Deputy Ian Smith testified Monday that in the process of attempting to serve a felony warrant, the defendant became agitated. He refused to be restrained and verbally threatened the officers even to the point of saying specifically to more than one of them by name “that they would die today,” Smith said.
He said Hamilton fired on them first with a handgun then retrieved an assault rifle from his truck and shot first at Smith, who returned fire as he sought cover. “It was clear he had no regard for anyone’s safety,” Smith said. “I believe he was a danger to himself and anyone around the community at that point.”
EF-1 hit Lincoln County but NWS issued no warning
Heather Aleman’s trailer was shaking.
She was startled awake at 1:13 a.m. April 3 thinking a train was hitting her mobile home on Oakwood Lane near Loyd Star Attendance Center.
“I woke up and all of a sudden I heard this sound and it sounded light a freight train,” she said. “My trailer started shaking and I thought it was going to blow over.”
At daylight she saw a tree down about 500 feet from her home. “It was completely snapped,” she said. Her neighbor’s power pole was broken.
Aleman knows now it was an EF-1 tornado, which the National Weather Service said cut a wide a path more than 17 miles long. It started in Franklin County near the line and headed northeast through Lincoln County, skirting the northern area of Brookhaven.
The NWS never issued a tornado warning, which means the city also didn’t sound its tornado warning sirens.The EF-1 had maximum winds of 110 mph. A storm on March 30 brought with it straight-line winds of 80 to 90 mph, toppling trees and damaging homes. Two homes were destroyed and one 11-year-old girl was bruised when the ceiling collapsed on her while she slept in the top bunk of her bed.
Kenneth Collins elected Brookhaven police chief
Brookhaven Police Lt. Kenneth Collins speaks softly and carries a big smile.
But the man who will be the next chief of police is not one the bad guys should cross. He can go from friendly to fierce in a heartbeat when the situation calls for it.
Collins will be sworn in as chief June 29.
He defeated Republican Jason Gaskin in the general election Tuesday, receiving nearly 59 percent of the vote.
He’d already beat Ward 1 Alderman Randy Belcher and Collins’ boss, Police Chief Bobby Bell, in the Democratic primaries in May.
Collins, 53, has spent 28 years with the Brookhaven PD and three years with the Lincoln County Sheriff’s Office. He spent eight years in the 155th Infantry of the Army National Guard, training as a machine gunner and a transport truck driver.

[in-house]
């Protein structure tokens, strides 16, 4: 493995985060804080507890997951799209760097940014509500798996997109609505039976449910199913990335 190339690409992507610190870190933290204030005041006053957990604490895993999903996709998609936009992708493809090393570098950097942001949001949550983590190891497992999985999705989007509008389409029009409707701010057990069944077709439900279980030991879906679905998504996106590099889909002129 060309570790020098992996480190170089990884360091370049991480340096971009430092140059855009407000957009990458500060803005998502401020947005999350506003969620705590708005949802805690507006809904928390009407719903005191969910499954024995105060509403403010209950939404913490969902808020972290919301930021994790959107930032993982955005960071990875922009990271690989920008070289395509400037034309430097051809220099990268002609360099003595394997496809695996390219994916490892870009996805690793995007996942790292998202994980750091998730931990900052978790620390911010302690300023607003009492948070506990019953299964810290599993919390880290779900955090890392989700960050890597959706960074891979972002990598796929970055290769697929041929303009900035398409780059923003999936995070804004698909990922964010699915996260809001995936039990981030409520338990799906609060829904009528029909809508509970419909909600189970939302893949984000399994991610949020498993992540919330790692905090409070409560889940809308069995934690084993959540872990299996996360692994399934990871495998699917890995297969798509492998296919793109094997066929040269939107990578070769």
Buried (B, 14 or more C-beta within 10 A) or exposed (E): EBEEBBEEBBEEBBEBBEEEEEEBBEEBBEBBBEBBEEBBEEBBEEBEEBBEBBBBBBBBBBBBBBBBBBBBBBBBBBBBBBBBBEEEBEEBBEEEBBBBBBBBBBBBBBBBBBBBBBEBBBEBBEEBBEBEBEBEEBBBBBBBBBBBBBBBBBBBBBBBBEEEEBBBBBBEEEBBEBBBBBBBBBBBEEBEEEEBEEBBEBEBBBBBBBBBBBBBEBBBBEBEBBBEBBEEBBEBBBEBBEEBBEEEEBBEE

This was his first time to run for police chief.
‘She was bold and beautiful’; teammates remember Brittney Hill
“I am my sister’s keeper.”
That’s the motto of the Ole Brook Lady Panthers. It’s also what’s painted in blue on a red banner the team plans to hang up today at Brookhaven High School where the student body, teachers and staff will be wearing red in memory of junior Brittney Hill. Hill died April 14 in a two-vehicle accident.
The 18-year-old was on her way to the Panther prom at the Brookhaven Building.
Her team gathered in the softball locker room April 17 to make posters and prepare for their game against West Lincoln. Rain took away their chance to play the Lady Bears and postponed a balloon release they’d planned in honor of Hill. They’ll release the balloons before their home game April 20, which is also Senior Night.
“She was one of a kind for sure,” said teammate Maddie Thompson, a junior. “Her smile. She could turn your whole day around just by saying one word to you.”
Lawrence County sheriff said he thinks accused killer is still in the area
The sheriff of Lawrence County asked the public for help to locate Tony Wilson, who is suspected of shooting a retired teacher in the back before setting the house on fire over a land dispute in the Jayess community.
Henry Peavey was shot to death Dec. 19 at his late mother’s house.
Wilson, 56, of Frog Ridge Road, is also accused of beating Peavey’s wife, Kathryn, at the Peaveys’ home less than a half mile away and then burning it with her inside.
Wilson fled after his girlfriend called Sheriff Lessie Butler and told him Wilson had shot Peavey, beat his wife and set their home on fire.